Triple talaq, polygamy not integral to Islamic practices, SC told
New Delhi: The Union government on Friday told the Supreme Court that ‘triple talaq’, ‘nikaah halaal’ and polygamy as practised by the Muslims in India were not “integral to the practices of Islam or essential religious practices.”
“The fact that Muslim countries where Islam is the state religion have undergone extensive reforms goes to establish that the practise in question cannot be regarded as integral to the practices of Islam or essential religious practices,” argued the government in an affidavit filed on Friday.
Referring to the changes in the personal law that have already taken place in Islamic countries, the government has cited the instances of changes in marriage laws in Iran, Egypt, Indonesia, Turkey, Tunisia, Morocco, Afghanistan, Bangladesh and Pakistan.
“It is noteworthy that even theocratic states have undergone reforms in this area of the law and therefore in a secular republic like India, there is no reason to deny women the right available under the constitution,” it said in its response to top court’s September 5 order asking it spell out its position on the right of Muslim women in matrimonial matters relating to divorce and maintenance, including triple talaq.
An apex court bench of Justice Anil R. Dave and Justice Adarsh Kumar Goel had by their October 16, 2015 order, issued notice to Attorney General Mukul Rohatgi and the National Legal Service Authority as it directed the separate listing of a PIL addressing the question of the rights of Muslim women.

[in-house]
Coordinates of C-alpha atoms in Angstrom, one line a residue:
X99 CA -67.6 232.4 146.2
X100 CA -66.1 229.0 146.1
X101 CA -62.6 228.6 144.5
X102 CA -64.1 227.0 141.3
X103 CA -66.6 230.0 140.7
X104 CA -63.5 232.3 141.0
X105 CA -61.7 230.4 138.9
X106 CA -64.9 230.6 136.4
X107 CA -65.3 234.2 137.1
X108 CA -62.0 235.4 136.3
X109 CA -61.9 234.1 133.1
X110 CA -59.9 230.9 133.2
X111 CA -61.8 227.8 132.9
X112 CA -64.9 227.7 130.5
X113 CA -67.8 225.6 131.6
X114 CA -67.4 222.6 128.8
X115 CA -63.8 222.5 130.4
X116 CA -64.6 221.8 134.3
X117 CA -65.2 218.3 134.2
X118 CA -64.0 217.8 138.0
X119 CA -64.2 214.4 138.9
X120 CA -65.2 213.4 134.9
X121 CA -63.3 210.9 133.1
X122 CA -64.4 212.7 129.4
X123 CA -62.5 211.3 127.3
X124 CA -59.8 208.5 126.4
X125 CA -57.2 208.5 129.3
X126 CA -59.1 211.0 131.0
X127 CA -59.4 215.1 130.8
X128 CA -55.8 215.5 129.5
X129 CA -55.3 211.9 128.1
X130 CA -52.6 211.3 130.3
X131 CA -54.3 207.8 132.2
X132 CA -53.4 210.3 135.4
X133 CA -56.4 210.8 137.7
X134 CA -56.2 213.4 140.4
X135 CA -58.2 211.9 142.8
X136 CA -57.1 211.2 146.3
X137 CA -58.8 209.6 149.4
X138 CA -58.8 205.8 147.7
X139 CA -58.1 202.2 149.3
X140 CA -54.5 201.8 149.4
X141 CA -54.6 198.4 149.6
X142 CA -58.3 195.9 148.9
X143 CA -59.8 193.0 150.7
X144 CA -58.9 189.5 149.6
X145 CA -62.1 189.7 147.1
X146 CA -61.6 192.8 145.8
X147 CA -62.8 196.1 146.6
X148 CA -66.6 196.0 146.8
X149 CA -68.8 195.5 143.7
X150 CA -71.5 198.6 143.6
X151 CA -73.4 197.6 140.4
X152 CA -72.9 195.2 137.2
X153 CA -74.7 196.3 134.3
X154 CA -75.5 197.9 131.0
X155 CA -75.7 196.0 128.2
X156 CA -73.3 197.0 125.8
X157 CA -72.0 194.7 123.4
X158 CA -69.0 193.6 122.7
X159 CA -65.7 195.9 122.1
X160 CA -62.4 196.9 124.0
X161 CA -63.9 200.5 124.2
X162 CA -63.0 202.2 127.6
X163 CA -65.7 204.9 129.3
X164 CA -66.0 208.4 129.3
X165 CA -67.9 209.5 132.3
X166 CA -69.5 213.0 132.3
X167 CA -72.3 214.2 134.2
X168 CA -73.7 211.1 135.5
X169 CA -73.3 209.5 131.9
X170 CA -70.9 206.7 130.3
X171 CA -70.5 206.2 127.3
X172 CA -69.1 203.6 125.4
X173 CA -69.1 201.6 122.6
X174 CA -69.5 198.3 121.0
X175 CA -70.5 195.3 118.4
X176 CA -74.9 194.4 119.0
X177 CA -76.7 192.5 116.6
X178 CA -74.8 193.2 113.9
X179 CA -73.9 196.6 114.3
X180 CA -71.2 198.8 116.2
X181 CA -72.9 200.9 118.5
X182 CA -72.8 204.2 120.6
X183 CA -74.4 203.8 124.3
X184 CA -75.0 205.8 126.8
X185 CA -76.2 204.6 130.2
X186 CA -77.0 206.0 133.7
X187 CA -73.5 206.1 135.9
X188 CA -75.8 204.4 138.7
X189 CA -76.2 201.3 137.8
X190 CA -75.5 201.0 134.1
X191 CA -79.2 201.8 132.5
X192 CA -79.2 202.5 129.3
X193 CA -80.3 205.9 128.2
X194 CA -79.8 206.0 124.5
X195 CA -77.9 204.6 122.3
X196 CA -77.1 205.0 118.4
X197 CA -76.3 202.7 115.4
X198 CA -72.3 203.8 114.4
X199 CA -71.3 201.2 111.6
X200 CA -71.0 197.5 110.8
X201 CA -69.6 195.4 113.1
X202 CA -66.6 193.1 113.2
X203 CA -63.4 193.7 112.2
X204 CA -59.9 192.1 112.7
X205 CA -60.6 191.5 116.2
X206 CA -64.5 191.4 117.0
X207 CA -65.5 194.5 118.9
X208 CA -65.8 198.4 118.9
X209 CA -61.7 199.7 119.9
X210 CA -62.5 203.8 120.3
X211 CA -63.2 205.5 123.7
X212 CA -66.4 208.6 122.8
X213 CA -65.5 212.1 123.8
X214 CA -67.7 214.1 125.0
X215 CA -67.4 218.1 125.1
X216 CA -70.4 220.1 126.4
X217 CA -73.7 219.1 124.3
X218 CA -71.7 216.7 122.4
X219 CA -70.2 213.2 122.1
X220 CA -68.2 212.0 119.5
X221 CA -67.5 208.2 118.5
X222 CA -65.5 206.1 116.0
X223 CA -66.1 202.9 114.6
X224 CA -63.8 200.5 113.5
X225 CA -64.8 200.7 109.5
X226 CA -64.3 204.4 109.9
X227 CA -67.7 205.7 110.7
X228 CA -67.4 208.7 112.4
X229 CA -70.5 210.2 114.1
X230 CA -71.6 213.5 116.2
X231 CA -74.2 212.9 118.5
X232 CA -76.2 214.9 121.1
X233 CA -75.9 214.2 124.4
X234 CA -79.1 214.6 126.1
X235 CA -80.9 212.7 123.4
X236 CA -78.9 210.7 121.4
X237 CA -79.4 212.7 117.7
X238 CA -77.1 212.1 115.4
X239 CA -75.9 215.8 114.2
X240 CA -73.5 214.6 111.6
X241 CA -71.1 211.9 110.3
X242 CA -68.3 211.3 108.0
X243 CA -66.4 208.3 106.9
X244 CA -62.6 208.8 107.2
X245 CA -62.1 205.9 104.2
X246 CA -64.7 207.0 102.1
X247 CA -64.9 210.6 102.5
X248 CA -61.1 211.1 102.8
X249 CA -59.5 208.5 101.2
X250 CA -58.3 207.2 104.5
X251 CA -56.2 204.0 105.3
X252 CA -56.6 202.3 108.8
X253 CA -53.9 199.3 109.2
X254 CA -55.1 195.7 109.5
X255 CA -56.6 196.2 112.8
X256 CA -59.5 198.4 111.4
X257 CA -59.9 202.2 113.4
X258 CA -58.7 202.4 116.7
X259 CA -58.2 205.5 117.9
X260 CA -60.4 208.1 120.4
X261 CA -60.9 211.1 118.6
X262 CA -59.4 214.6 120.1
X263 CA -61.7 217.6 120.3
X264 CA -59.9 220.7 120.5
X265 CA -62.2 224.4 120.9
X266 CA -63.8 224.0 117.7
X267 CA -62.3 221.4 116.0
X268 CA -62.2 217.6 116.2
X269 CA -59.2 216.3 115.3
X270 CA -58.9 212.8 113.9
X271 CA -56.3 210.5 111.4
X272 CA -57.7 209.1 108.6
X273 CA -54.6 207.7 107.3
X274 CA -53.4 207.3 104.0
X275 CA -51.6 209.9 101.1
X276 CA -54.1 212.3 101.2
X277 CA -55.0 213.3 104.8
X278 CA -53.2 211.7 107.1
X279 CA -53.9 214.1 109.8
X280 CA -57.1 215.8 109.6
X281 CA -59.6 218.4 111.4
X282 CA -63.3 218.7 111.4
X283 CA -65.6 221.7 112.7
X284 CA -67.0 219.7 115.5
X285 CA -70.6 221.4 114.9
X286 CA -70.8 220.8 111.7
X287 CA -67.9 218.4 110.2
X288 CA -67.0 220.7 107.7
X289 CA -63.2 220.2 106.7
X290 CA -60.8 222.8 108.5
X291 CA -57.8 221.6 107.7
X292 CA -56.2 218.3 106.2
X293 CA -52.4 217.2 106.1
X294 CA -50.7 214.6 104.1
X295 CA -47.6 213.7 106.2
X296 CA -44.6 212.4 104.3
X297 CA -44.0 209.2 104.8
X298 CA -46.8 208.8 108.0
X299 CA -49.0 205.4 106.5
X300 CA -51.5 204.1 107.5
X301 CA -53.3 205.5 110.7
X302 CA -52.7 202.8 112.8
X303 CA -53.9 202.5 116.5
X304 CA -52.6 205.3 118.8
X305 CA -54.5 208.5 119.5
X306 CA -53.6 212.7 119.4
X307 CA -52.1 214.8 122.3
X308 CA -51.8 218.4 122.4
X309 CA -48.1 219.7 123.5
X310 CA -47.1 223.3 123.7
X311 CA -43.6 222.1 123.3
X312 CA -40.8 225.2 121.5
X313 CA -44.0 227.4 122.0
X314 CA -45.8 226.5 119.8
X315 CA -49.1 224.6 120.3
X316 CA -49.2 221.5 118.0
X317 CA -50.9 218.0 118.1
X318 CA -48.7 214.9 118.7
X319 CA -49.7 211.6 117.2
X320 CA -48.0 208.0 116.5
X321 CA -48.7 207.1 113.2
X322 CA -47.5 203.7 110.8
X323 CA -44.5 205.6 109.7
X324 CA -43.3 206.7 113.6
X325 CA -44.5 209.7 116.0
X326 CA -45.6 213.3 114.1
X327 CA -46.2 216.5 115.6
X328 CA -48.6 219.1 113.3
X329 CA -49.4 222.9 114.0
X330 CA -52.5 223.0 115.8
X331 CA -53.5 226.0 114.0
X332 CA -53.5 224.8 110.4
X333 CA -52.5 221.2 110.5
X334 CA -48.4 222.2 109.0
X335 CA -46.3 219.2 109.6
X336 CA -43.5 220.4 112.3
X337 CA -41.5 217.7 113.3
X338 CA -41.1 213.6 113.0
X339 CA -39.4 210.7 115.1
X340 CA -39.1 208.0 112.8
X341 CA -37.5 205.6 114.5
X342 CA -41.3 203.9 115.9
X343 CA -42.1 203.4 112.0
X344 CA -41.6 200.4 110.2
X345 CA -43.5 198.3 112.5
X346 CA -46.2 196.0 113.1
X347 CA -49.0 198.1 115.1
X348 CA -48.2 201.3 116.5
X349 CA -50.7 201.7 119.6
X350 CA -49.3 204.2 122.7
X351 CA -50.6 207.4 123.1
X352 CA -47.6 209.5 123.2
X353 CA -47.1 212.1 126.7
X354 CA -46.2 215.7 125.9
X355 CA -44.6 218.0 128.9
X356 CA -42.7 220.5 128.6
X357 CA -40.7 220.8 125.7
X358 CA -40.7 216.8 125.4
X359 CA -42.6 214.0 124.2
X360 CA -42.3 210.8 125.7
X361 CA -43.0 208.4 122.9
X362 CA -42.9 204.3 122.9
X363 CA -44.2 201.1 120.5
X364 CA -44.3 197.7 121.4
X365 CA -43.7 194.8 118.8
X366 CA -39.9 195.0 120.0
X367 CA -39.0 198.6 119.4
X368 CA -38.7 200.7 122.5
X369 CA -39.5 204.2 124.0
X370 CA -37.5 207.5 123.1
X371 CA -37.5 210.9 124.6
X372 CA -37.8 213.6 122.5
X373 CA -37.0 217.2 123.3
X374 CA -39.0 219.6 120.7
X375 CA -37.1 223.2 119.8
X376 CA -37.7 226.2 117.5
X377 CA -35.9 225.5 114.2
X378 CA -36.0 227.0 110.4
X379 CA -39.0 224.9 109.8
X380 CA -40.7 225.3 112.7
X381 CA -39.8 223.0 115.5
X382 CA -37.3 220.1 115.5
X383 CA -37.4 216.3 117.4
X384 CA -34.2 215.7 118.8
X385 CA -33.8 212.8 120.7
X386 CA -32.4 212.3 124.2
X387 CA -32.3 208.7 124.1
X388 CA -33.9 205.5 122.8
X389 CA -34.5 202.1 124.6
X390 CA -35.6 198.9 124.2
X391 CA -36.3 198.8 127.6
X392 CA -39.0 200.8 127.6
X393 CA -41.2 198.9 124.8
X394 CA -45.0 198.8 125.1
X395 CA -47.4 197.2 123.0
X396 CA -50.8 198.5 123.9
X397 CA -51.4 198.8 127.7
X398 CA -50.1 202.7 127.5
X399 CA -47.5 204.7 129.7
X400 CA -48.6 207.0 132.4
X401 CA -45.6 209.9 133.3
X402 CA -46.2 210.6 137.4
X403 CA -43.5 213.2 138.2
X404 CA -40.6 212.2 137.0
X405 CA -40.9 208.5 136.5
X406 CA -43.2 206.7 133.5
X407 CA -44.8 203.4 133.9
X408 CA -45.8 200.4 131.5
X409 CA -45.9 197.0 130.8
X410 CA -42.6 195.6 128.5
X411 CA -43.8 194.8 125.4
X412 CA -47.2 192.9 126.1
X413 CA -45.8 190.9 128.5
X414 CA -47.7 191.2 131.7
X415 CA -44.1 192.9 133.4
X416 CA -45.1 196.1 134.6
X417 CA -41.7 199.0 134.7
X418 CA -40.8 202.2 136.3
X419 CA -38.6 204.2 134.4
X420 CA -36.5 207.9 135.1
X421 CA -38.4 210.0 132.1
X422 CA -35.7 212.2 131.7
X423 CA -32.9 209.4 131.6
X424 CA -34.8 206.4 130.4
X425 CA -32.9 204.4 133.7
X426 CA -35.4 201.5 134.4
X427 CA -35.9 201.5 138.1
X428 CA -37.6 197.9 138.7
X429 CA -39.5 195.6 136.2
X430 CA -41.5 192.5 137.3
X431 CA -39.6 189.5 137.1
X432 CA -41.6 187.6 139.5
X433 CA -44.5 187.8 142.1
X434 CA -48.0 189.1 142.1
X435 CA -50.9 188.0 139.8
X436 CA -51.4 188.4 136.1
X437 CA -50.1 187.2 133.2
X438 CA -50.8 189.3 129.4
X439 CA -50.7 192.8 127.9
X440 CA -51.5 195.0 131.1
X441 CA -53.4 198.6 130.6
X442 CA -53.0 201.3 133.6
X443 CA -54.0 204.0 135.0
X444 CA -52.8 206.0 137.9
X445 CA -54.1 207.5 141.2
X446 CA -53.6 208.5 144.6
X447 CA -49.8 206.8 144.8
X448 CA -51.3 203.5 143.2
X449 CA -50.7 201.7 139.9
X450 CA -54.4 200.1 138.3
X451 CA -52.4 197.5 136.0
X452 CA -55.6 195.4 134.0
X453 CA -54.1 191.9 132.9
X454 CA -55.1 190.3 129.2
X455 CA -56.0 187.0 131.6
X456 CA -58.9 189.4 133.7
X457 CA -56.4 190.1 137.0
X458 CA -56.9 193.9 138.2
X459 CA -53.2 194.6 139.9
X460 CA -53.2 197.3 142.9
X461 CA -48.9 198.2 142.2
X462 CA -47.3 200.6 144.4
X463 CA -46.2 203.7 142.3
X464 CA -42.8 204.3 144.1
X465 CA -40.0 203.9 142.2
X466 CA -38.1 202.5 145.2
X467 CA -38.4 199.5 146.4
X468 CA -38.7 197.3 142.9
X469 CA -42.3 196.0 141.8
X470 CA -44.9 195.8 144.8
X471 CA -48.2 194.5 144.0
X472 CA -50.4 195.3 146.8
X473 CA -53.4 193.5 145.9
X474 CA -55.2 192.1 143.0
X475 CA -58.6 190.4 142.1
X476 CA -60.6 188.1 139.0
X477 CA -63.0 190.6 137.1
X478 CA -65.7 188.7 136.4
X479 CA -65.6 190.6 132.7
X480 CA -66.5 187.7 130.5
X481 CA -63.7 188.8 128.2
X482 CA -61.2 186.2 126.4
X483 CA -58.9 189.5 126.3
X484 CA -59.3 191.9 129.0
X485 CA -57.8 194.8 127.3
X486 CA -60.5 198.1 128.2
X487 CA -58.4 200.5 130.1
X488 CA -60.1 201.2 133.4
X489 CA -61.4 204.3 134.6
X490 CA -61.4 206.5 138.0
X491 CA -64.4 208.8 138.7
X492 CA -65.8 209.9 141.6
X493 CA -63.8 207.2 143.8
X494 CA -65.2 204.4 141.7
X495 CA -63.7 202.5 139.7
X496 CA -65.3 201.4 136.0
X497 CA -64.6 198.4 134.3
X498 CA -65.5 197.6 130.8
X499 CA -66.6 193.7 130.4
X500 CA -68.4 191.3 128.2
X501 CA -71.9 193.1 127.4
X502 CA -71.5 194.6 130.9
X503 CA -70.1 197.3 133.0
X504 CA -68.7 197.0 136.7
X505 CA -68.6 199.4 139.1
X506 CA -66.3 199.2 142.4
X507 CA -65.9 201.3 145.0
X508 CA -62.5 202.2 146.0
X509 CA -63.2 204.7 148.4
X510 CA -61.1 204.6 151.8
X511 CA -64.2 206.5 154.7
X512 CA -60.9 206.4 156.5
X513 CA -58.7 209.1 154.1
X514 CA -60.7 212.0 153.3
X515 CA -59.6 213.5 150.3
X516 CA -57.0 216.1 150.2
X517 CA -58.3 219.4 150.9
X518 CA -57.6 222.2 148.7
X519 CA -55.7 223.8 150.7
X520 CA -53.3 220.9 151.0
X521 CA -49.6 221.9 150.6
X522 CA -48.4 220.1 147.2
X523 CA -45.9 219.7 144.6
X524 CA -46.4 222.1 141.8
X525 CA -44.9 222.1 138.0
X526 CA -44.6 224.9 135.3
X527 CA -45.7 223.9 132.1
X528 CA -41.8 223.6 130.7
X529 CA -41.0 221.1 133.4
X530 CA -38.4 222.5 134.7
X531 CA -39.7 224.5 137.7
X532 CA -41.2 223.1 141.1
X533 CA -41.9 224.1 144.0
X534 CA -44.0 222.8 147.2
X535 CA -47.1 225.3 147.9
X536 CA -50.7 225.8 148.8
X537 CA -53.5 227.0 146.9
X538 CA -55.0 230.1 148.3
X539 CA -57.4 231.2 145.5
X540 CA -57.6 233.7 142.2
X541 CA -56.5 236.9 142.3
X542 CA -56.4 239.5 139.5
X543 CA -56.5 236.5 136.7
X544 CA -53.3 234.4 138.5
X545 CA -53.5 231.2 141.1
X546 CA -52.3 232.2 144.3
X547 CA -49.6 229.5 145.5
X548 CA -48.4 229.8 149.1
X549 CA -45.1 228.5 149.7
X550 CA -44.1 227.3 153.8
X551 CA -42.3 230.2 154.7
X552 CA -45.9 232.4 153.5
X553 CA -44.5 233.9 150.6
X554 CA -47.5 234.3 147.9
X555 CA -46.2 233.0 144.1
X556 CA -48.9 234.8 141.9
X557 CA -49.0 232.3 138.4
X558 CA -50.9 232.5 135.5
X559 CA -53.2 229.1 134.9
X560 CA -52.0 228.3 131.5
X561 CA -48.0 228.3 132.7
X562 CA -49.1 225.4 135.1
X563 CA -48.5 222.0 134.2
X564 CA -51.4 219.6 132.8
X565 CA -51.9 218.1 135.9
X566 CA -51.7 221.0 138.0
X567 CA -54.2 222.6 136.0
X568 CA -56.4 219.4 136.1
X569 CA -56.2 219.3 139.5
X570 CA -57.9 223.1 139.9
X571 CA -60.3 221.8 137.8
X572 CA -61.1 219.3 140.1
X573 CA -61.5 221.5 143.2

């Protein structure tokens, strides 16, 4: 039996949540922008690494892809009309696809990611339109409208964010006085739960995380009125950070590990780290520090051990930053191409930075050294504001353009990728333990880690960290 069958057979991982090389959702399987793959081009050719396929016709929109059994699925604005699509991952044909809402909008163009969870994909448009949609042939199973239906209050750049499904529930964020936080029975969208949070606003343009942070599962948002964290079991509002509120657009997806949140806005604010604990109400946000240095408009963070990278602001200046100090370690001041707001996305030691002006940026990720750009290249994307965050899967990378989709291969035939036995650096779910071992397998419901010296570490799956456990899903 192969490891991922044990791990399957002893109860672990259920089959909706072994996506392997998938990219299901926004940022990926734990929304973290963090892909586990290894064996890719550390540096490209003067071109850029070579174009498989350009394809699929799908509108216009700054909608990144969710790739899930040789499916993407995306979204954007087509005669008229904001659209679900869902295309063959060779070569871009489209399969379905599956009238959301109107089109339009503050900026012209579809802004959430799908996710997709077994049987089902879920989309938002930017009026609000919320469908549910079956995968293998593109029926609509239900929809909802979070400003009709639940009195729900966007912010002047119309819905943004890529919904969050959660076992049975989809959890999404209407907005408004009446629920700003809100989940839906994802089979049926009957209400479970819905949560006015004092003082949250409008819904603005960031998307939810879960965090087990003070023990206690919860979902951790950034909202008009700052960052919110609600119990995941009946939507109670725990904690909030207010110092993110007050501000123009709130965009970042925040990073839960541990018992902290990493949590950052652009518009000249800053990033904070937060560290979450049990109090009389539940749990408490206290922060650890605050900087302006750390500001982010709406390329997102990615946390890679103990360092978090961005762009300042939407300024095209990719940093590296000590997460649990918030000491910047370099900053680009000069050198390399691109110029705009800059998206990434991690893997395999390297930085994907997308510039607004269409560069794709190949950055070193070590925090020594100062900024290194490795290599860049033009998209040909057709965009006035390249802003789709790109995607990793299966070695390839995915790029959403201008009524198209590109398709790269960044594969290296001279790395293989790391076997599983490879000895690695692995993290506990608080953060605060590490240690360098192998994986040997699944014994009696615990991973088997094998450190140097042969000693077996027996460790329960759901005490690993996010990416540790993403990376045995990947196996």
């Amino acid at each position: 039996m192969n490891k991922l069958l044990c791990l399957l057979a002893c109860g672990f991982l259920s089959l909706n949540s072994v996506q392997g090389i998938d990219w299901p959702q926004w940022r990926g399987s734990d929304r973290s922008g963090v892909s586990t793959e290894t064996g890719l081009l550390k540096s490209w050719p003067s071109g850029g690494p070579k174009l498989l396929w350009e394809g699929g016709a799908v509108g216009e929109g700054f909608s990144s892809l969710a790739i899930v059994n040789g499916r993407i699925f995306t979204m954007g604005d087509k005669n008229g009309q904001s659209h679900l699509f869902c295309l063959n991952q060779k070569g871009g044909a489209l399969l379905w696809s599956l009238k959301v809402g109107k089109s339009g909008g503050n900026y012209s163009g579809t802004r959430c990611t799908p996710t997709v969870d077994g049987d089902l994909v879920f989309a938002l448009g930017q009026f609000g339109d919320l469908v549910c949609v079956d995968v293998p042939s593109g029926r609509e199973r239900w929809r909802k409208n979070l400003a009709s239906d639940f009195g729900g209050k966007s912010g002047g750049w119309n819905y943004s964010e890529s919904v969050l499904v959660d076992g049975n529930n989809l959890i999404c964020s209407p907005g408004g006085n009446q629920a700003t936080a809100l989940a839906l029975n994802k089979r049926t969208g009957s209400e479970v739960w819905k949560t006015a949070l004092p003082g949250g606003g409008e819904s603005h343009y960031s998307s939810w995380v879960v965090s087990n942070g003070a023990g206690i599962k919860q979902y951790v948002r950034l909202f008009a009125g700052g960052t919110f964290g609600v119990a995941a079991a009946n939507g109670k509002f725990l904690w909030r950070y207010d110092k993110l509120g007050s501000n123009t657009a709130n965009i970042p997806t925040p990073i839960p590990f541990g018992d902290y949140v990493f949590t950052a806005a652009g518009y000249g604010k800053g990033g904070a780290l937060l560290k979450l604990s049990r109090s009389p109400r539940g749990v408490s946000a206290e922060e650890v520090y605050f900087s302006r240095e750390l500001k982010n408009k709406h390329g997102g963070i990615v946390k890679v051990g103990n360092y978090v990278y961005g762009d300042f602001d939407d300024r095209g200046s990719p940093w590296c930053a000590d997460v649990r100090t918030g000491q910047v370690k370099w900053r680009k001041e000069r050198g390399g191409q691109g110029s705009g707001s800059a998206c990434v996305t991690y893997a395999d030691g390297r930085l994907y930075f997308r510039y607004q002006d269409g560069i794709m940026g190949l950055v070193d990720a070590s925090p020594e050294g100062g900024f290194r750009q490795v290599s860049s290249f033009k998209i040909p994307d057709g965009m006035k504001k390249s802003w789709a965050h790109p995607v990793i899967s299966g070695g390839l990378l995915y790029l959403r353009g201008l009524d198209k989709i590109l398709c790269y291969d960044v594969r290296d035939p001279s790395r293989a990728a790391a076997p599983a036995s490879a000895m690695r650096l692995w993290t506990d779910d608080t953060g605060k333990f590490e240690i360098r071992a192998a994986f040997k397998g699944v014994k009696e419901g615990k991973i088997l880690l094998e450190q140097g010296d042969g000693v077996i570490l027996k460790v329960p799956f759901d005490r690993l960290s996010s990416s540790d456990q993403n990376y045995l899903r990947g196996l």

The government said that the question of triple talaq, where husbands can summarily divorce their wives by pronouncing the word ‘talaq’ thrice, ‘nikaah halaal’ under which a divorced couple cannot remarry unless the woman marries again and becomes single again through divorce or death of the second husband, and polygamy needs to be considered in the light of the “principle of non-discrimination, dignity and equality”.
It said that the question is whether triple talaq and polygamy was compatible with contemporary constitutional morality and the principle of gender equality enshrined in the constitution.
Saying that the right of women to human dignity, social esteem and self-worth are important facets of right to life, the government said that the gender justice is important and any practice by which women are left socially and financially or emotionally vulnerable or subject to whims and caprice of men folk is against gender justice.
It said that the constitutional right should be given to all irrespective of religion and pointed out that India was a signatory to international covenants which guarantees right to equality to women.
Personal laws must be examined in light of gender justice and dignity of women and those inconsistent with fundamental rights are void.
“The fundamental question for determination is whether in a secular democracy, religion can be reason to deny equal status and dignity, available to women under the constitution,” the government said in its response affidavit.